Why I won't be getting "Naked"

Internode have recently launched their "Naked" ADSL2+ plans, and I have to say, I'm unimpressed. They're pitching it saying that you don't have to deal with Telstra anymore, and that it's cheaper. So, let's look at the numbers.

If you're on Telstra Homeline Budget, on the "Extreme" 40GB plan, you'd pay $19.95 line rental + $74.95 to Internode; coming to a total of $94.90.

If you'd gotten Naked on their 40GB plan, you'd be paying Internode $89.95. A total saving of $4.95.

But what compromises do you make?

BMW 1-series: diluting the brand

The whole point of a luxury car is that every schmuck doesn't have one. You're not paying for the car so much as you're paying for the badge on the bonnet.

A 1-series hatchback, fair enough. It's a market BMW had never explored, previously dominated by the likes of the VW Golf. That said, the 1-series hatchback was a bit of a flop. You'd be ashamed to say "I have a BMW 1-series" at a dinner party. I can't think of a valid reason to buy one. For the same money you'd just go and buy a Golf R32; which looks a hell of a lot better, and is a whole lot more fun to drive.

Funds invest wisely; Greens moan

The Australian Conservation Foundation has released a report investigating how Governments' funds managers (most notably; super funds) are investing their money. (Interestingly, they haven't posted the report on their website)

Not surprisingly, super funds (like most investors) are shunning renewable energy companies. Accordingly to the report, for every dollar invested in renewable energy, 47 dollars are invested in fossil fuels or uranium.

This is a hamburger...

What's with the new trend towards an "open hamburger"? You'll see it particularly at upmarket places, like Milk and Honey. The whole point of a hamburger is that its contents are surrounded by bun, you can pick it up and eat it without diving for a knife and fork.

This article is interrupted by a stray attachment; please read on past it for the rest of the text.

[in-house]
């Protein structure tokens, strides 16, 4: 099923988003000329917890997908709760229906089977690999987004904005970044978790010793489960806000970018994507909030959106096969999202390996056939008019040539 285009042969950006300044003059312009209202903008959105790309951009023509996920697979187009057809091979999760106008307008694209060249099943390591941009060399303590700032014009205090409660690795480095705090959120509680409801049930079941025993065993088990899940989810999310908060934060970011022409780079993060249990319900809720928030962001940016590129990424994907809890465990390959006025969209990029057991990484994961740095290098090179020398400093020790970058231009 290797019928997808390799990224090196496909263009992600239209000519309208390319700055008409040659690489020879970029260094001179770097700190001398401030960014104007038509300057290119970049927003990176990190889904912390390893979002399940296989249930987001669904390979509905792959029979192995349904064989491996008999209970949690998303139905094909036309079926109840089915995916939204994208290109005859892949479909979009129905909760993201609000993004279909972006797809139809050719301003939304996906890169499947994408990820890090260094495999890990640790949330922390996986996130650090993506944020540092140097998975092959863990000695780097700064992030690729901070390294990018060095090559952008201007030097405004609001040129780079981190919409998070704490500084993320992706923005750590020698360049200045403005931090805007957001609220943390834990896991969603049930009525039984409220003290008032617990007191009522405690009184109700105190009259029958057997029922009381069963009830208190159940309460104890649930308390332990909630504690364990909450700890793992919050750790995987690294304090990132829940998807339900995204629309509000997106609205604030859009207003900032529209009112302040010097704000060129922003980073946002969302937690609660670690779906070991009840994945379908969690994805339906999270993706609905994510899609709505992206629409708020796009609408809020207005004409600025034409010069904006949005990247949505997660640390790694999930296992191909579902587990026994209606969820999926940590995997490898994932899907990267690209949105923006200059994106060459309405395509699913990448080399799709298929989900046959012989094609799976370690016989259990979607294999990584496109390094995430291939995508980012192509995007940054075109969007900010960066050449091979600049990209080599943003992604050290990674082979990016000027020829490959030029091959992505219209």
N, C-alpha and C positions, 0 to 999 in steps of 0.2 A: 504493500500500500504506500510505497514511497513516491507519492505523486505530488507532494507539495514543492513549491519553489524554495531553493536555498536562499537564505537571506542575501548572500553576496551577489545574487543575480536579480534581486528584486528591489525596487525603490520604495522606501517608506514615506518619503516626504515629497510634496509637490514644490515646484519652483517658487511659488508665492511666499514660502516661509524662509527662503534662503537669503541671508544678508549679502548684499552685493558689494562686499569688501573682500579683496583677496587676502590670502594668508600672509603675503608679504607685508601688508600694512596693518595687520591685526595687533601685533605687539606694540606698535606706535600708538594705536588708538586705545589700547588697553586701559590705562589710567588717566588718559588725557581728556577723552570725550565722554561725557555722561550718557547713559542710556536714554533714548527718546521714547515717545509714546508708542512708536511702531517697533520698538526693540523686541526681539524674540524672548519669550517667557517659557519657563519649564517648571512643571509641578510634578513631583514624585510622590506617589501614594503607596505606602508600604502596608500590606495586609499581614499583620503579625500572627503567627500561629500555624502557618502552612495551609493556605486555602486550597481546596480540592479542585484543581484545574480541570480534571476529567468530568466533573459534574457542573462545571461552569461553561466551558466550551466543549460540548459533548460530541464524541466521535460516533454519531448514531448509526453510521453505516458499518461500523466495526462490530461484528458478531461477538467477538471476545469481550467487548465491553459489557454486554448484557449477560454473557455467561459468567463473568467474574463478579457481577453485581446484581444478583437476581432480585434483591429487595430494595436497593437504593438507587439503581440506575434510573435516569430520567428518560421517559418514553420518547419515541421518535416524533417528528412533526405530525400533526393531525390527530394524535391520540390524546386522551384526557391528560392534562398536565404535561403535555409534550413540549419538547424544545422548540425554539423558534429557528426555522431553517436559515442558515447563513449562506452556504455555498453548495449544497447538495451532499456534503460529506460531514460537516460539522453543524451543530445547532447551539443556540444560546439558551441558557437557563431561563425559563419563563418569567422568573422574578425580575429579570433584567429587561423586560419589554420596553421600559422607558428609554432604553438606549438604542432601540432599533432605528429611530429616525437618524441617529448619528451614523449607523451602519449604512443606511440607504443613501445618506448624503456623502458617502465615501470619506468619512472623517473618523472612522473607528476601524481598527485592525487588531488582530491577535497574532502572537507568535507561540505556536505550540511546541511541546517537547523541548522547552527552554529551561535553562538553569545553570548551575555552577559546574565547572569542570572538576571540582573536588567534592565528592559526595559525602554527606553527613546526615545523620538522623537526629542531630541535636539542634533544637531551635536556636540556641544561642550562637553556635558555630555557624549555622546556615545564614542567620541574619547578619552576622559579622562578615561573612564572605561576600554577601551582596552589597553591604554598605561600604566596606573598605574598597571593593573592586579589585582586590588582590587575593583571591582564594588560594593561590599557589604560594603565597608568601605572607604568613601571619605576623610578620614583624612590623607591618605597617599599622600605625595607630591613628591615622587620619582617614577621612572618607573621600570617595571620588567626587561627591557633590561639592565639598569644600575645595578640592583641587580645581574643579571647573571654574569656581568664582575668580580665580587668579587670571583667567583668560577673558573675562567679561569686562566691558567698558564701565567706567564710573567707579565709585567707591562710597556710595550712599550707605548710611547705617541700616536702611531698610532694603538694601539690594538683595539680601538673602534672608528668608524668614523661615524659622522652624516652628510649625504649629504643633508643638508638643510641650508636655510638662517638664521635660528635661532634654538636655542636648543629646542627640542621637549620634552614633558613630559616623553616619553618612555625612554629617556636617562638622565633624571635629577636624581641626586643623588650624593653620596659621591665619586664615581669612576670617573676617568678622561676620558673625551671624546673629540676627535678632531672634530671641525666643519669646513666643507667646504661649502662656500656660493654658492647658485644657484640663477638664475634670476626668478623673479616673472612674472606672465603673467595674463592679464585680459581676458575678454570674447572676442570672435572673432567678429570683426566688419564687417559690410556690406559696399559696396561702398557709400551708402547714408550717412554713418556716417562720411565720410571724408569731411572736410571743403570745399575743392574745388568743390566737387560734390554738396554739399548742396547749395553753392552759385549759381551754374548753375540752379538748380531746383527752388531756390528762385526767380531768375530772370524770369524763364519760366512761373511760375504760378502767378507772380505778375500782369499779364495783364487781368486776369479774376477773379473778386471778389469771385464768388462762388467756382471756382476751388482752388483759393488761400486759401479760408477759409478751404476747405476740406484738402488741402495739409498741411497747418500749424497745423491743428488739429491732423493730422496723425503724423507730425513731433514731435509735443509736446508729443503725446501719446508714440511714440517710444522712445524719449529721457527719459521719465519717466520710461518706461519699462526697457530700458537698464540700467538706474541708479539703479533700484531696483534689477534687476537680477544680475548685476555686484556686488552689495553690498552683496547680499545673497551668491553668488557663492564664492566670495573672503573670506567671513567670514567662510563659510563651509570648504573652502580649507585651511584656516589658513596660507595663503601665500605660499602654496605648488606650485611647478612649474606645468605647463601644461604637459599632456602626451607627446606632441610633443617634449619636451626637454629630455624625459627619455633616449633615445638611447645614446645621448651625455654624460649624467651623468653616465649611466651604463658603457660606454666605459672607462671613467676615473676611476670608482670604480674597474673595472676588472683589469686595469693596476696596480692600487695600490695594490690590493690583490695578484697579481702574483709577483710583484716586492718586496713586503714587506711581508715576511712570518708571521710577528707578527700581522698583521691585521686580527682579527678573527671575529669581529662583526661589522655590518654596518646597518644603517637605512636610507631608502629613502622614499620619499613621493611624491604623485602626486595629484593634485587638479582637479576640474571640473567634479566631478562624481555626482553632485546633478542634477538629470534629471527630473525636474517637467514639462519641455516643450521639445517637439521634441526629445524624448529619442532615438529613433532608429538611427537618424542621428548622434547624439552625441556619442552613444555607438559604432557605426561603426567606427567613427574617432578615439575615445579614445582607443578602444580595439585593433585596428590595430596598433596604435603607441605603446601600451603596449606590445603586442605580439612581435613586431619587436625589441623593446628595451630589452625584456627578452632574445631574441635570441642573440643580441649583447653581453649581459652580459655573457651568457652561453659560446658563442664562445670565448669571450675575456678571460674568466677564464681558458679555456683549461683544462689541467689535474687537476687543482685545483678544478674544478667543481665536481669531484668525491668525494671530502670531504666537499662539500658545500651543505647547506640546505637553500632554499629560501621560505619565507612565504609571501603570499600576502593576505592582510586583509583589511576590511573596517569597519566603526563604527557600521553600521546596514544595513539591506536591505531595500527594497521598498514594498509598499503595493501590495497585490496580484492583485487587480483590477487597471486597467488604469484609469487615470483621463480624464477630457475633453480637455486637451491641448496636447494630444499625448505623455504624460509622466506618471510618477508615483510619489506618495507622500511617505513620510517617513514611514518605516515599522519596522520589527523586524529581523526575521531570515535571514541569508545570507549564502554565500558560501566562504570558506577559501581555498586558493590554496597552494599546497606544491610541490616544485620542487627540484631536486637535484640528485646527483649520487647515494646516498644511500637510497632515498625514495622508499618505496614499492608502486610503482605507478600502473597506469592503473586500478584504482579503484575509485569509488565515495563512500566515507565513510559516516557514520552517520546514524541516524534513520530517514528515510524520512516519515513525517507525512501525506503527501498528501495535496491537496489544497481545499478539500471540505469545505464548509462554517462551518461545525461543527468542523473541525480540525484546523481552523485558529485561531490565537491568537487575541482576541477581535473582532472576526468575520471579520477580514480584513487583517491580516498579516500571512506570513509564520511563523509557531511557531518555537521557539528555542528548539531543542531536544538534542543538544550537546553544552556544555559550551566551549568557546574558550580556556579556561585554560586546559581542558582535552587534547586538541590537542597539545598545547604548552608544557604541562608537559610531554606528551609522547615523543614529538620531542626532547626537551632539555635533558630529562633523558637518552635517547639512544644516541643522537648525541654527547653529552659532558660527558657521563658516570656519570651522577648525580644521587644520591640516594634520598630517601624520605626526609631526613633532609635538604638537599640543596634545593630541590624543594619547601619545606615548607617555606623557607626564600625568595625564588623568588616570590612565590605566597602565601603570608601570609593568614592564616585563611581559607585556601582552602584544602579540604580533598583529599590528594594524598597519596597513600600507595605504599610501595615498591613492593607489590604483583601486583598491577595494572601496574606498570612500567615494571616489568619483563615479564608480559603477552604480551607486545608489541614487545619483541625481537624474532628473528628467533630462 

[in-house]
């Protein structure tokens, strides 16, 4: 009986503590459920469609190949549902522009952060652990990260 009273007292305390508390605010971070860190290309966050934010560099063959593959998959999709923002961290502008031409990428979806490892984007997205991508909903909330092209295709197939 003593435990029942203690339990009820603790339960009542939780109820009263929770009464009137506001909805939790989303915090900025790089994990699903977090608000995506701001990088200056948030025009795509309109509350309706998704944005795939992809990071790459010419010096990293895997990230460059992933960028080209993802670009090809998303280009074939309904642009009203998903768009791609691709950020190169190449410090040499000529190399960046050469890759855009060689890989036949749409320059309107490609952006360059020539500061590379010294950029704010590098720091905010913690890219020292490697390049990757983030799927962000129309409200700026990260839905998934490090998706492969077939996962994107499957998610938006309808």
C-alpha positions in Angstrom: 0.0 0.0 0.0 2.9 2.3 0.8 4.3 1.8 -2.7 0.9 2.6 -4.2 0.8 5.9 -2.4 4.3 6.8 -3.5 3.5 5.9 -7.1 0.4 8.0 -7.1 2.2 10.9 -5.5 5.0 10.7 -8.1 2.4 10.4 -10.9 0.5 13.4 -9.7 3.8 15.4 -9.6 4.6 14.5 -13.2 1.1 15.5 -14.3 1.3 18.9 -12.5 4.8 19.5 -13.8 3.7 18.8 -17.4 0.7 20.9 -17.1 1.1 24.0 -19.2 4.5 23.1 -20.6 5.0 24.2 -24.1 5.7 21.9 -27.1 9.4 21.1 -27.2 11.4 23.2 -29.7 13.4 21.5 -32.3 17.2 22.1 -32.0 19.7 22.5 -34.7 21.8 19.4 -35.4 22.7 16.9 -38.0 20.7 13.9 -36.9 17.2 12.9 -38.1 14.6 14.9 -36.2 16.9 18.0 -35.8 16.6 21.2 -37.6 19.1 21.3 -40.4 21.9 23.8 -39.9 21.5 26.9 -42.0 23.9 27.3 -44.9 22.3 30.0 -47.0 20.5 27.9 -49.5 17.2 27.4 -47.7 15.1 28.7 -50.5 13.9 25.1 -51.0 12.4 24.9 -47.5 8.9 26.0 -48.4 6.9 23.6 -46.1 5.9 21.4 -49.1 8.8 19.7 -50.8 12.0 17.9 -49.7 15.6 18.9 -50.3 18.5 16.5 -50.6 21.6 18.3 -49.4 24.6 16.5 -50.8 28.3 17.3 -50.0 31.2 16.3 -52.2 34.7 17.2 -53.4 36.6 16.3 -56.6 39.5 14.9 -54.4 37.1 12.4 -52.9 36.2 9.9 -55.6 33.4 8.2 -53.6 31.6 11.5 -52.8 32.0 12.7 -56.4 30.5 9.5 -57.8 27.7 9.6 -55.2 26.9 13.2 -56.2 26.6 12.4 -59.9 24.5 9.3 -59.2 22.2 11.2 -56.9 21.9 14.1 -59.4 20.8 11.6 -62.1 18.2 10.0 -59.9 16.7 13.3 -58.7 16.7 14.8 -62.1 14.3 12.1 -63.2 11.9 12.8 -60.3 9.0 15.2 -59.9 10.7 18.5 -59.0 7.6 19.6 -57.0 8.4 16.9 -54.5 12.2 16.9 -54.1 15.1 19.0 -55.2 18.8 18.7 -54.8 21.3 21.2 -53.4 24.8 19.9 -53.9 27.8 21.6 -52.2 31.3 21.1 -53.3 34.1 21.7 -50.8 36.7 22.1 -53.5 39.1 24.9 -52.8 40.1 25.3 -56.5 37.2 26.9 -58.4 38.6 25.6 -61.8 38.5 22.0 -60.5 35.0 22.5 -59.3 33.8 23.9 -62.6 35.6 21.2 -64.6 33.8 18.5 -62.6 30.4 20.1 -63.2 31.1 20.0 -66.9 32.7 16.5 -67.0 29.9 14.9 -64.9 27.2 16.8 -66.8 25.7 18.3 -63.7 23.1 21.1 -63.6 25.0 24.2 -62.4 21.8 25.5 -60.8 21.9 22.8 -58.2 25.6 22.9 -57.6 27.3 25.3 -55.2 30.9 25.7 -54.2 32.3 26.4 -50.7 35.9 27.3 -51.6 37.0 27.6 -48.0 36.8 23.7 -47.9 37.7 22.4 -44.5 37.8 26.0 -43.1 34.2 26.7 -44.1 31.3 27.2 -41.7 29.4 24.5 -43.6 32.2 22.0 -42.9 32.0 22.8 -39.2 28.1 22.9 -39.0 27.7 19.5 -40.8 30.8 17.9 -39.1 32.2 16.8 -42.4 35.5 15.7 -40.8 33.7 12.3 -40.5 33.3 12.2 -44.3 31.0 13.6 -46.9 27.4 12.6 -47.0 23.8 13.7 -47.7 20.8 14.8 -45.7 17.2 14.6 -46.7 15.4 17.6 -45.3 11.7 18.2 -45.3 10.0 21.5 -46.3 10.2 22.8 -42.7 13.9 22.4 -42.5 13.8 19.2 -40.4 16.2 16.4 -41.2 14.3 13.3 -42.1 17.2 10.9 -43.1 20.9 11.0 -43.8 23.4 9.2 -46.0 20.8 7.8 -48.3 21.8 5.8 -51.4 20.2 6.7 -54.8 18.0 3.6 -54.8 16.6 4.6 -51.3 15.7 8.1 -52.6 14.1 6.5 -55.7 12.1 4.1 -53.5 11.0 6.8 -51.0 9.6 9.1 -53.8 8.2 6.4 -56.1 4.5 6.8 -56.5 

According to Miriam-Webster, a hamburger is:

a sandwich consisting of a patty of hamburger in a split (typically round) bun

ACS: Popular media's new floozy

Taken a look at the cover of this month's PC Authority? Splashed right across the front:

In association with Channel Seven's Today Tonight

Wow. That's certainly going downhill from their previous issue's "The hidden power of Google Earth".

For those of you who don't know, you get a subscription to PC Authority with your ACS membership. In essence, the ACS is saying, "we endorse this magazine". By proxy then, if PC Authority endorses Today Tonight, then the ACS endorses Today Tonight.

Internet self-diagnosis

The great thing about the ever-increasing pervasiveness of the Internet is the availability of information about practically anything. As organisations and other groups see that there's more and more people online, they're more inclined to look to the Internet as a way to disseminate their message.

Kingsleys Steakhouse: Utter Crab

For some reason, a lot of restaurants frown upon large group bookings. When in a group of 20 at a restaurant, you'll typically get poor service. Kingsleys Steak and Crabhouse is no different.

Don't get me wrong -- I understand that trying to get 20 dishes out to a table is a logistical nightmare. But that's no excuse for bad service, cold food and no drinks. Apart from curly fries, serving large groups really is something Hog's Breath has down-pat.